Making Macarons

This week I attempted to conquer one of the hardest French desserts out there:

The Macaron

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Photo Credit: julien haler via Wikimedia cc

These super pretty and very tasty treats take a lot of time to make. There are also so many recipes, all with very pretty pictures to match.

To start, I figured I would try a simple recipe, and I found one titled Basic French Macarons. The recipe is pretty simple, actually.  Combine 2/3 cups of almond flour with 1 1/2 cups of icing sugar. Sift.  Then, in a separate bowl, beat 3 egg whites and 1/4 cup sugar until stiff peaks form, add 1tsp vanilla. Mix the flour/sugar mixture in with the egg white mixture and – Voila! You have macaron batter.

The next part is where I kind of messed up. I’m bad at guesstimating the size of things and I definitely made my first batch of macarons too small. They were adorable and still turned out well, but way too small.

With the second batch of macarons I made, using this recipe, I corrected this mistake and piped them a lot bigger. But! I forgot the crucial part to making the perfect macaron the second time: let the piped macarons dry for 15 mins on the counter before cooking them in the oven.

Due to this oversight, they did not all turn out the way they were supposed to. Luckily, I was able to find a blog that listed all of the problems that I could possibly have with my macarons and ways to maybe fix them.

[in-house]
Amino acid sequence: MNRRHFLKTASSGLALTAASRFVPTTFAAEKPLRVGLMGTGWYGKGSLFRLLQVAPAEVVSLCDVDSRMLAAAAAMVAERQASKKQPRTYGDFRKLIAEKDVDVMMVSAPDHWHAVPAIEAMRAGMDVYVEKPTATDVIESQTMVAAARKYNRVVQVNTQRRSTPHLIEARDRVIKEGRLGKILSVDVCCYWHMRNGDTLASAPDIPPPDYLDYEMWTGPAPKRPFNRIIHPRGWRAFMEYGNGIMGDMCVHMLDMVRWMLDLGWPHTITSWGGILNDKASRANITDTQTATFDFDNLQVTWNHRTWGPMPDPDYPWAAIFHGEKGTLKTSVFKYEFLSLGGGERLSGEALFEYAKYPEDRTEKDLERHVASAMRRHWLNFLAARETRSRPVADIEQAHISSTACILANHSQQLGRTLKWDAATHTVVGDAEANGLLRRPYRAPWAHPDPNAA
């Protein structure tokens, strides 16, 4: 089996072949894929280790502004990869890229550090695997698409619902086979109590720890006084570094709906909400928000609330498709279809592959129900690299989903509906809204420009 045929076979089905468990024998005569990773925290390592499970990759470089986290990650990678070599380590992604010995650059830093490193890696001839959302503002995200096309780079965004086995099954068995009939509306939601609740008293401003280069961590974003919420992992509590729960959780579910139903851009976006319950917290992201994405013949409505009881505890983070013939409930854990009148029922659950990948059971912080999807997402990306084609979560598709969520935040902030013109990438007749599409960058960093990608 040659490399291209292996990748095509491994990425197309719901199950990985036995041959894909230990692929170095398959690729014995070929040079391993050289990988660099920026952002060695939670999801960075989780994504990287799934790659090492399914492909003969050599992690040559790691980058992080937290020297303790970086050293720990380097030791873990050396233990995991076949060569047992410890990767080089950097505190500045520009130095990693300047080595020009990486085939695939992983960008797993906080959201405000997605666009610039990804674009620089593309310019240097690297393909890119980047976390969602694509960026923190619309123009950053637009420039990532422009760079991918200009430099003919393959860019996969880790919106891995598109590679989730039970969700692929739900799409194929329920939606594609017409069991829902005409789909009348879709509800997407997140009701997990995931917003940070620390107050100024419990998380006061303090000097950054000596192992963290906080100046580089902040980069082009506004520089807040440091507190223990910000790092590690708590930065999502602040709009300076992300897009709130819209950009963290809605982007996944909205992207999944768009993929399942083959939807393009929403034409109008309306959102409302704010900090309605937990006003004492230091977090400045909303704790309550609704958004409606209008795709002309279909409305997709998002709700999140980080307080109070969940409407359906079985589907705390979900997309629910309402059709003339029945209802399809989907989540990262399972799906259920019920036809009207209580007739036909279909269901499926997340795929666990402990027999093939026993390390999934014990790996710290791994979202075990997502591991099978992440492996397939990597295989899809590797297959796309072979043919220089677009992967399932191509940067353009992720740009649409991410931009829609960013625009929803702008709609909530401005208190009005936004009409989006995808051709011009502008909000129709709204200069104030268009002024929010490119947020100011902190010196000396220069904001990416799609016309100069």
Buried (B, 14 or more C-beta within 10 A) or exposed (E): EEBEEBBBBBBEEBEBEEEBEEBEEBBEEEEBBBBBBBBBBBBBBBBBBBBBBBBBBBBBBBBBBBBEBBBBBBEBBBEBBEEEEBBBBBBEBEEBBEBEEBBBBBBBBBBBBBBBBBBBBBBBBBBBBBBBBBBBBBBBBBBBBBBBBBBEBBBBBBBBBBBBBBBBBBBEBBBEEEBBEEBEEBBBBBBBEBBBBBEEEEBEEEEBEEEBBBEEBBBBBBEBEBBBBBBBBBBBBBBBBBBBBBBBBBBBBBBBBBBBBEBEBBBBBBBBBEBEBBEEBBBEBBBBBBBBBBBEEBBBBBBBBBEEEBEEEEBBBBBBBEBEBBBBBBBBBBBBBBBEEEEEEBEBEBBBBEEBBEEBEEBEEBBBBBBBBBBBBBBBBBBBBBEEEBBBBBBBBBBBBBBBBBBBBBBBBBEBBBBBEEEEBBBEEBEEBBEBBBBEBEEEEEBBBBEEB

Problem Possible Issues Fix
Egg whites don’t seem to stiffen Egg whites have too much water Age egg whites at least overnight.  I leave a tupperware of egg whites in the fridge at all times.
Added flavorings or coloring too early. Never add any flavorings or color until the very end. Not even spices as some have oils.
Egg whites seem to flatten or liquefy when mixing in the powdered sugar and almond meal Too much flavoring, color, or additional liquid source. Don’t add so much! Easy does it! If my flavoring has oil (often does), I add just a few drops just prior to piping.
Beating too hard. Fold the egg whites gently. After adding coloring and flavorings, I fold no more than 10 times.
Egg whites weren’t whipped long enough. Whip egg whites until very stiff peaks. Then whip for another three minutes.
Egg whites sat without movement for too long. Don’t waste time between steps.  Get a move on it.
Top of Macaron seems bumpy or blemished. Too many chunks of almond meal or flour  in the batter. Sift the almond flour before using.
Too many chunks of almond meal or flour  in the batter. Process the almond meal in a food processor for a longer period of time.
Macarons maintain a stiff peak after piping and baking. Batter too stiff. Fold a few more times or add just a few drops of liquid (flavoring, coloring, or water).
Batter too stiff. Rap the bottom of the pan on the counter to flatten.  I heard macarons are particularly fond of Sir-Mix-A-Lot.
Macarons liquify after piping.  They can also run into each other and hold hands. Too much flavoring, color, or additional liquid source. Don’t add so much! Easy does it!
Beating too hard. Fold the egg whites gently. After adding coloring and flavorings, I fold no more than 10 times.
Egg whites weren’t whipped long enough. Whip egg whites until very stiff peaks. Then whip for another three minutes.
Batter got warm or over-handled with piping Pipe macarons quickly taking care to not hold the piping bag in your hands too often.
Piped batter too closely. Pipe macarons further away from each other.
No feet develop. Batter is too wet. See the liquefying problem.